Red State, Blue State, Rich State, Poor State: Why Americans Vote the Way They Do - Expanded Edition

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Princeton University Press, Dec 7, 2009 - Political Science - 256 pages

On the night of the 2000 presidential election, Americans watched on television as polling results divided the nation's map into red and blue states. Since then the color divide has become symbolic of a culture war that thrives on stereotypes--pickup-driving red-state Republicans who vote based on God, guns, and gays; and elitist blue-state Democrats woefully out of touch with heartland values. With wit and prodigious number crunching, Andrew Gelman debunks these and other political myths.

This expanded edition includes new data and easy-to-read graphics explaining the 2008 election. Red State, Blue State, Rich State, Poor State is a must-read for anyone seeking to make sense of today's fractured political landscape.


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User Review  - Carlie - LibraryThing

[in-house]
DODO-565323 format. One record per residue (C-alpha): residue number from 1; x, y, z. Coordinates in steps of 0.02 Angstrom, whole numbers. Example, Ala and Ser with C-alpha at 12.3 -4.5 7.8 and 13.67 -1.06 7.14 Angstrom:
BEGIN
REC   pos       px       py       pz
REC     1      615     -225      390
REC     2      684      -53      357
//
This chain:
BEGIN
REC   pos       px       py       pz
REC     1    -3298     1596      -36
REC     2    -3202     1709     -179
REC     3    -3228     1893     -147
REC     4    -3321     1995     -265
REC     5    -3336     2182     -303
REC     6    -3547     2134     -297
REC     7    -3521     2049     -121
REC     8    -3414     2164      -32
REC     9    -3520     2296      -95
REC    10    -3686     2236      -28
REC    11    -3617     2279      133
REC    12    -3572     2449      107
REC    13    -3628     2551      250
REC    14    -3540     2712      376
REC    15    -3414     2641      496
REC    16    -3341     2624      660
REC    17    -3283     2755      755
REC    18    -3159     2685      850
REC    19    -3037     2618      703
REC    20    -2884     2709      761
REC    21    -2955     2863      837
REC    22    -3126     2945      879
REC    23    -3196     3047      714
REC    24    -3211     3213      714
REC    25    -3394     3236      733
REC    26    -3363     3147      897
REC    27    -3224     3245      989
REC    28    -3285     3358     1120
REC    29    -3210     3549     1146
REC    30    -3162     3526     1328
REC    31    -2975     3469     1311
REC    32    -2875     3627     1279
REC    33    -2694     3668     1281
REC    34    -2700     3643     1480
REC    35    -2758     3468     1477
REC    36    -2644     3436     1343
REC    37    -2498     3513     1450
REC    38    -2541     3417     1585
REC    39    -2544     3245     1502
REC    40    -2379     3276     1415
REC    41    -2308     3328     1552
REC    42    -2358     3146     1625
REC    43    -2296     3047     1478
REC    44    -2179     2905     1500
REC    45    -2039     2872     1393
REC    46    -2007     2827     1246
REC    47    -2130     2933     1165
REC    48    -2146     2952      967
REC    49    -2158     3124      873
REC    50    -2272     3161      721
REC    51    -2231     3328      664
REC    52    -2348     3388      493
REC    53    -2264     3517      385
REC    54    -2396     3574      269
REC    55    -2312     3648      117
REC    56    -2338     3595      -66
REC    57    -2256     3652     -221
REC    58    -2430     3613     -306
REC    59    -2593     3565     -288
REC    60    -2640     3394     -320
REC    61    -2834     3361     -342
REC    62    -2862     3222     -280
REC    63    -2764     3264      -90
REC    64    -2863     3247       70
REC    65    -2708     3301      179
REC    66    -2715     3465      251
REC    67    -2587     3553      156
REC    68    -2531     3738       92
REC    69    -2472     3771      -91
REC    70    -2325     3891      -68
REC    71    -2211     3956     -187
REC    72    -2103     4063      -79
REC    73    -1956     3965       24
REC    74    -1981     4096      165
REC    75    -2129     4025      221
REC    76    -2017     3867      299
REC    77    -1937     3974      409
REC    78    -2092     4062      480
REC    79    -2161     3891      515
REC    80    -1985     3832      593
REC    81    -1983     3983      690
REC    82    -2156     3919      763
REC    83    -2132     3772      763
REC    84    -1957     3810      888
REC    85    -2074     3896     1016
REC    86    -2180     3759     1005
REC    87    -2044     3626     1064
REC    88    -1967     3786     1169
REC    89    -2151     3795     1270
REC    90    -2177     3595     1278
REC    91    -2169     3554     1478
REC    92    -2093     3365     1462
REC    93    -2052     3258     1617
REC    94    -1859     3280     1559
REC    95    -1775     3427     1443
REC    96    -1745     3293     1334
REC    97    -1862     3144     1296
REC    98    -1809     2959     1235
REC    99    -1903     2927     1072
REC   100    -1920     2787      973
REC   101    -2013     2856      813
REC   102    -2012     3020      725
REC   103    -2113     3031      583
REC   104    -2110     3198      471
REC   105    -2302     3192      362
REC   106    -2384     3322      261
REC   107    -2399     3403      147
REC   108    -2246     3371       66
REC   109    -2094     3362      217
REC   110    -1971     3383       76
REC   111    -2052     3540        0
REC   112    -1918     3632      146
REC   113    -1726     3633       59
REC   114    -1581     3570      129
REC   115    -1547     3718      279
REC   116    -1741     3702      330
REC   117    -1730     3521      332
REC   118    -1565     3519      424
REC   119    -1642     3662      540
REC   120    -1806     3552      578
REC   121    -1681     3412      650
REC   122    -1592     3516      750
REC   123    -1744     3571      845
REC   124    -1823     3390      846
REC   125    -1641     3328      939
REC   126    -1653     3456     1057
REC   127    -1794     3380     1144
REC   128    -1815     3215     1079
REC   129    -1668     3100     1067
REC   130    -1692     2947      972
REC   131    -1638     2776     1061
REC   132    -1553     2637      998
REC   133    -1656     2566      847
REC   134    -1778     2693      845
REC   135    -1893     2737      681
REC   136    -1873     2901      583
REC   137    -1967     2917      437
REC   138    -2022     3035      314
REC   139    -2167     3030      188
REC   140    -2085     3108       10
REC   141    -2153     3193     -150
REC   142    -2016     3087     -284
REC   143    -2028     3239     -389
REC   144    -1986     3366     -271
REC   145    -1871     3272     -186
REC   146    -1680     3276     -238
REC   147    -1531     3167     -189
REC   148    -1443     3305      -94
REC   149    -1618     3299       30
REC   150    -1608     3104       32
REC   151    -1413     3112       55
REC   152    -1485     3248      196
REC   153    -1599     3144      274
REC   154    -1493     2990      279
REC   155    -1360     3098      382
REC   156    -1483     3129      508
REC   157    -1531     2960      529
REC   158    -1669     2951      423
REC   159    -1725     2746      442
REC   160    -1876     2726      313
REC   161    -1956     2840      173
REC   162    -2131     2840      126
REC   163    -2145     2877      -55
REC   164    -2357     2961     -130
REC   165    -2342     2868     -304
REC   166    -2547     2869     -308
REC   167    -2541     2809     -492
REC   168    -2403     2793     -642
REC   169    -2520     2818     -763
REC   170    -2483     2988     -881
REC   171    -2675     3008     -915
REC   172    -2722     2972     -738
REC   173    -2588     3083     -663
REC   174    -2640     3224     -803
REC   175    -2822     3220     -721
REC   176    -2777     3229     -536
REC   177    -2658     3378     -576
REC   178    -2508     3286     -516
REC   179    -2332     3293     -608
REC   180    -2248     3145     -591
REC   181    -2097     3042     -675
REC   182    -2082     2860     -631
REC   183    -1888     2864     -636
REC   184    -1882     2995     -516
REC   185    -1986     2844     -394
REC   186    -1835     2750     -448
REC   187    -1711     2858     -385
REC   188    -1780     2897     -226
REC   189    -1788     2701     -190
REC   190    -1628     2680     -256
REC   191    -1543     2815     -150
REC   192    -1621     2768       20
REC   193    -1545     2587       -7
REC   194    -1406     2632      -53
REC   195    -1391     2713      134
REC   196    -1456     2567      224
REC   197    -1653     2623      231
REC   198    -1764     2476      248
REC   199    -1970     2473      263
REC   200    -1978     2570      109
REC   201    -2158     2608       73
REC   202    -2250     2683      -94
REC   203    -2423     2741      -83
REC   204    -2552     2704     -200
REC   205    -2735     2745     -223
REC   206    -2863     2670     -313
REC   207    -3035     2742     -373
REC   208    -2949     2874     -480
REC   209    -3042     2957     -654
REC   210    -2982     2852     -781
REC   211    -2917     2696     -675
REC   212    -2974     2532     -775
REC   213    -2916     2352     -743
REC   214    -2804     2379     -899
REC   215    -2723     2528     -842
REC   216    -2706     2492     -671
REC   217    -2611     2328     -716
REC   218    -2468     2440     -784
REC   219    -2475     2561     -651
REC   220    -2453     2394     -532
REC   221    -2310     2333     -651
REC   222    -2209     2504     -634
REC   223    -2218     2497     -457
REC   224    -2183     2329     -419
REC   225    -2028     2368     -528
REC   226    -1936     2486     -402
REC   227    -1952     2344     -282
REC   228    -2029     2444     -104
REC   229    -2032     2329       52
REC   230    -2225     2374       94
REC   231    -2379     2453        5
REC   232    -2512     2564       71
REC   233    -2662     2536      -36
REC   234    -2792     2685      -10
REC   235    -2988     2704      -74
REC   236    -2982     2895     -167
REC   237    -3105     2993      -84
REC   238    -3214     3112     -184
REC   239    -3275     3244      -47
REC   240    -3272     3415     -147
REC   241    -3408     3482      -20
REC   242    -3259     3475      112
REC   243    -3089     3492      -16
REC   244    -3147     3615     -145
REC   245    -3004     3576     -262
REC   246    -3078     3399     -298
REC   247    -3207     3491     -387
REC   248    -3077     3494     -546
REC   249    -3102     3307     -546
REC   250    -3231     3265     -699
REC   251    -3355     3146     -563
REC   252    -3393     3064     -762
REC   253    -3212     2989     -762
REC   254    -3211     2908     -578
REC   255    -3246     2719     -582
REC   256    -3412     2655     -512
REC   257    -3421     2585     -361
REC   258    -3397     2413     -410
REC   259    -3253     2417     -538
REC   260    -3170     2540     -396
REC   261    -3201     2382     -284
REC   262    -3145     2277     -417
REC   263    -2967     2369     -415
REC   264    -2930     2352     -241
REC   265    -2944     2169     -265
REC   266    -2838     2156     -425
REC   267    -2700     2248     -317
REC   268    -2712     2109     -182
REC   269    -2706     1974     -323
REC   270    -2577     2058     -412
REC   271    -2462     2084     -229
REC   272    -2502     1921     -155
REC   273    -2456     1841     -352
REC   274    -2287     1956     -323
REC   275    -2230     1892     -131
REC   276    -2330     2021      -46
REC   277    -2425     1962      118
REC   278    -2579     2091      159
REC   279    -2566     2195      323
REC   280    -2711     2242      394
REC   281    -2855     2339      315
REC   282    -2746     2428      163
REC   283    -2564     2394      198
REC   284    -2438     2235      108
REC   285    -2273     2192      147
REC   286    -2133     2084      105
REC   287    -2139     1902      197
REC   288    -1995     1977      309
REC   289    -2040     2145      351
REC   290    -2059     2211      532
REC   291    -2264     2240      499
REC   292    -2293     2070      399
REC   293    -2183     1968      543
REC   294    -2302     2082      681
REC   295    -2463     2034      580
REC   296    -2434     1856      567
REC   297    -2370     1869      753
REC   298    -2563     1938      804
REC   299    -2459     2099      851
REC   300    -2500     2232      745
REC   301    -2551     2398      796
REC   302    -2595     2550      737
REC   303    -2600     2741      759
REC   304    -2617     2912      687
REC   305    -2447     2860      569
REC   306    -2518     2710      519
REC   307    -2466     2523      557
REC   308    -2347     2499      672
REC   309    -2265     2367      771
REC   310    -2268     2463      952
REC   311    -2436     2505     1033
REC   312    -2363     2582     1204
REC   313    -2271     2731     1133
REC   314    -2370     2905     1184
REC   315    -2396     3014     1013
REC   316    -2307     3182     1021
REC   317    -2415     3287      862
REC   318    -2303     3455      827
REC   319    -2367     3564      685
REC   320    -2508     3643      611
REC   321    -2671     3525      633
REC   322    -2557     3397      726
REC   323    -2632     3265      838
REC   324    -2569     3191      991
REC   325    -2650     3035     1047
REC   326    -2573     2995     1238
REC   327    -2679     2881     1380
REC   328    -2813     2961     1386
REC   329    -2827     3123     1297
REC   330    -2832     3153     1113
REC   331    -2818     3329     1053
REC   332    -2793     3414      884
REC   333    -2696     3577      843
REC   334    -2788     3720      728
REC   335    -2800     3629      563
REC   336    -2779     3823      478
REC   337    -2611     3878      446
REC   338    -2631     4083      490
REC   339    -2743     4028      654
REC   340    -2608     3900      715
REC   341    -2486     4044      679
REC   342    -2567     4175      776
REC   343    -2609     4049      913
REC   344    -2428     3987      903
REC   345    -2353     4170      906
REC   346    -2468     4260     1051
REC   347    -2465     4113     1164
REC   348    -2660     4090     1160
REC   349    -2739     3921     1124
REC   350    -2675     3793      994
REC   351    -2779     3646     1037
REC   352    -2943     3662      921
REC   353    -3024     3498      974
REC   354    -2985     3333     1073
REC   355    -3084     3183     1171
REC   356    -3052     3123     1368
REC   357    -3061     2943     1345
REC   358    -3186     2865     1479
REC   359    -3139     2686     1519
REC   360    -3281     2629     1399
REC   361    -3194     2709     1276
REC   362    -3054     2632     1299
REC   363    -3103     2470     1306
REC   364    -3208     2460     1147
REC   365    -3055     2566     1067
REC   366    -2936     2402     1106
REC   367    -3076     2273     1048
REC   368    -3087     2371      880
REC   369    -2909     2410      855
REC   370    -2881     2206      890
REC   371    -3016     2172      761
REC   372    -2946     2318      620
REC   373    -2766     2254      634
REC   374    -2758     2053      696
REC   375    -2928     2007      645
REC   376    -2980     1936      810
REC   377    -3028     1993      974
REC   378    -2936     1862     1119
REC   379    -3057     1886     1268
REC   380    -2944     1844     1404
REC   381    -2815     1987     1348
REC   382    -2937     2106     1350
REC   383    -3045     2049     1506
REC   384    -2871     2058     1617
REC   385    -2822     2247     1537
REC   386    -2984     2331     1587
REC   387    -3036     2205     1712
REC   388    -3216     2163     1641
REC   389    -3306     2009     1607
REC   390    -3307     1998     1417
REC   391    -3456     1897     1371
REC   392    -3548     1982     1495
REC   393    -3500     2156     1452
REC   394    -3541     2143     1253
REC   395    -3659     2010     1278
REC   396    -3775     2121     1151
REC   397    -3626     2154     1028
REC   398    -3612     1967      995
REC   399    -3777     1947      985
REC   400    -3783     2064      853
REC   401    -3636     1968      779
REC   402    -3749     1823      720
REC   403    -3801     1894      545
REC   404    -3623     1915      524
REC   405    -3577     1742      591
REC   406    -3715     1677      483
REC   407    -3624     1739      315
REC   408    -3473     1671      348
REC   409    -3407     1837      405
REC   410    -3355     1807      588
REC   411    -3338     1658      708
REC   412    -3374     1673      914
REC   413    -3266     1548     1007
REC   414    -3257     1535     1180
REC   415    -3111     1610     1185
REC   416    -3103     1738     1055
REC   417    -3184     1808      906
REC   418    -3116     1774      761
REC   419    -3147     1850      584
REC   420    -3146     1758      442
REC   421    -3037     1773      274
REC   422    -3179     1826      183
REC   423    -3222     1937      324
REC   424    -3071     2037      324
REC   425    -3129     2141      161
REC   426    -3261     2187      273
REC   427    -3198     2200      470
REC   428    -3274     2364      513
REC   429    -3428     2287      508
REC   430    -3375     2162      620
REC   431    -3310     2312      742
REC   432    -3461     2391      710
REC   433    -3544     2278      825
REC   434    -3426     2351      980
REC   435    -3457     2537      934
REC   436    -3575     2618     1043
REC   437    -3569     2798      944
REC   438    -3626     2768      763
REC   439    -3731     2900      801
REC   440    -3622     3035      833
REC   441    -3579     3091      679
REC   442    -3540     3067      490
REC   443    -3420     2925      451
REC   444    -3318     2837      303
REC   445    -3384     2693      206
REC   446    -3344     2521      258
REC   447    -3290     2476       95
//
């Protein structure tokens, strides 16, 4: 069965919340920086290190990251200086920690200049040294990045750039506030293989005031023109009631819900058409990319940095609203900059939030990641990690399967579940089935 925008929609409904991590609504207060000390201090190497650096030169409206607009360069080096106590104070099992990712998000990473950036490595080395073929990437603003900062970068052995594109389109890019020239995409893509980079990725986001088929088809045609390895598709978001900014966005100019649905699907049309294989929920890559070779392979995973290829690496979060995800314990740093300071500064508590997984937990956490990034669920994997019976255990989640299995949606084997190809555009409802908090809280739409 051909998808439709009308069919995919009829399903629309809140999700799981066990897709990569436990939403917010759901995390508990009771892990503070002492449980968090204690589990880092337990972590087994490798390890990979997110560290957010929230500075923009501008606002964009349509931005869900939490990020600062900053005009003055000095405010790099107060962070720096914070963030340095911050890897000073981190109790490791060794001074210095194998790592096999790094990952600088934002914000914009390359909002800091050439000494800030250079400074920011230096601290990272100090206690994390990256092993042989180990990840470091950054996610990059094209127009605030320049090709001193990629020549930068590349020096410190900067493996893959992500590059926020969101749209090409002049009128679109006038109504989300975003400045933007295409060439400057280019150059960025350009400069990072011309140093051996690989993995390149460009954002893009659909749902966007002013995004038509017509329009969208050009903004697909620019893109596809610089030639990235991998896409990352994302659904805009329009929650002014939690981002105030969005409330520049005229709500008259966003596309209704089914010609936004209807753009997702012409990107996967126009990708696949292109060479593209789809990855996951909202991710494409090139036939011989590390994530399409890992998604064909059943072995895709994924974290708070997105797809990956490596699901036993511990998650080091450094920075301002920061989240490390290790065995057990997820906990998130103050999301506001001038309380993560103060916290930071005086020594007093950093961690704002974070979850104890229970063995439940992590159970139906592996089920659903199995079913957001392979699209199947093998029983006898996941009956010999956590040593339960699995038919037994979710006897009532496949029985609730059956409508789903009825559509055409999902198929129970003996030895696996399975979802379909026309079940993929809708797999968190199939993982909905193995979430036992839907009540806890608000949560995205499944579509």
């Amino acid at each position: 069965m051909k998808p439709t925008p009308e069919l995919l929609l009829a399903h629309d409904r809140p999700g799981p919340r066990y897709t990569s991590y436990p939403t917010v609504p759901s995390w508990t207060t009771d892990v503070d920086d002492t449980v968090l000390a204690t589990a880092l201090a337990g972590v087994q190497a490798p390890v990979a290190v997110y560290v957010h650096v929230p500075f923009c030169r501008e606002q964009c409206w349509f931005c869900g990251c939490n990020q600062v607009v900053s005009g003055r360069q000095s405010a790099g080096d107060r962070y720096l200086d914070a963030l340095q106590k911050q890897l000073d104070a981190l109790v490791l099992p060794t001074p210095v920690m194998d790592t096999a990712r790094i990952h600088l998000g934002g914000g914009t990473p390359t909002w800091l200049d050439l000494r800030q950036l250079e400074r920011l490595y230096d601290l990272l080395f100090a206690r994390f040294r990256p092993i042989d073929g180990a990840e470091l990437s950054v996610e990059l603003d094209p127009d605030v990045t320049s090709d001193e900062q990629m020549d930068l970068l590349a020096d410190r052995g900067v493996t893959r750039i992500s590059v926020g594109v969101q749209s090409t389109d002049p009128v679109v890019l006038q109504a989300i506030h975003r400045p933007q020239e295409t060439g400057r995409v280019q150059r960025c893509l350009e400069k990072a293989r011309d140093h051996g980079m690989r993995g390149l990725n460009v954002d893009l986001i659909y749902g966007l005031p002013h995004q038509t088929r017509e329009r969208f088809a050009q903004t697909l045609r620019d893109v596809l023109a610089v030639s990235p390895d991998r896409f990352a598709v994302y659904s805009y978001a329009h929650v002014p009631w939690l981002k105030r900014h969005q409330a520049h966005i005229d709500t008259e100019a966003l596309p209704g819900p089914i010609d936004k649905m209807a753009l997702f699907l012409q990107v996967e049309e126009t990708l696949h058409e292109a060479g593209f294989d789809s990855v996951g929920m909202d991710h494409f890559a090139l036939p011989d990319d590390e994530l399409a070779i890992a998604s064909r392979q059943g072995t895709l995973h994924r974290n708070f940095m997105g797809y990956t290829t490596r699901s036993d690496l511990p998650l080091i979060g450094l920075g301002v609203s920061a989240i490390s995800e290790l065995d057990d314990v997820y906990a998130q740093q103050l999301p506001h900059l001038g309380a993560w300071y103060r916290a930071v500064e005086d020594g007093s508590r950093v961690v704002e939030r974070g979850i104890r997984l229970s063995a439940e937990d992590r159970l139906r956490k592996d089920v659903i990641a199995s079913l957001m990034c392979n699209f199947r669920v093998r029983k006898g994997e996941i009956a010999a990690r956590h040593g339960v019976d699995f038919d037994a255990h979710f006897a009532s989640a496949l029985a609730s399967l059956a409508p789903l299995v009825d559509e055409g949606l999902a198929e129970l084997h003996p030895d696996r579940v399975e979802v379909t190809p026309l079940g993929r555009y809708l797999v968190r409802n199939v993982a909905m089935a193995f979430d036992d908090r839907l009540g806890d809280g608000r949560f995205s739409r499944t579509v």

I have reached my goal of finishing this book and writing about it before the election, although I happened to have voted a couple of weeks ago thanks to Washington state's new mail-in ballot system ... Read full review

Red state, blue state, rich state, poor state: why Americans vote the way they do

User Review  - Not Available - Book Verdict

As the 2008 election season reaches its peak, media pundits will speak gravely of the deep ideological divisions reflected in a political map of red and blue states, but according to Gelman ... Read full review


Why Americans Vote the Way They Do PART II WHATS GOING ON
Why Americans Vote the Way They Do PART III WHAT IT MEANS
Why Americans Vote the Way They Do Notes and Sources

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About the author (2009)

Andrew Gelman is professor of statistics and political science at Columbia University. His books include Teaching Statistics: A Bag of Tricks. He received the Presidents' Award in 2003, awarded each year to the best statistician under forty.

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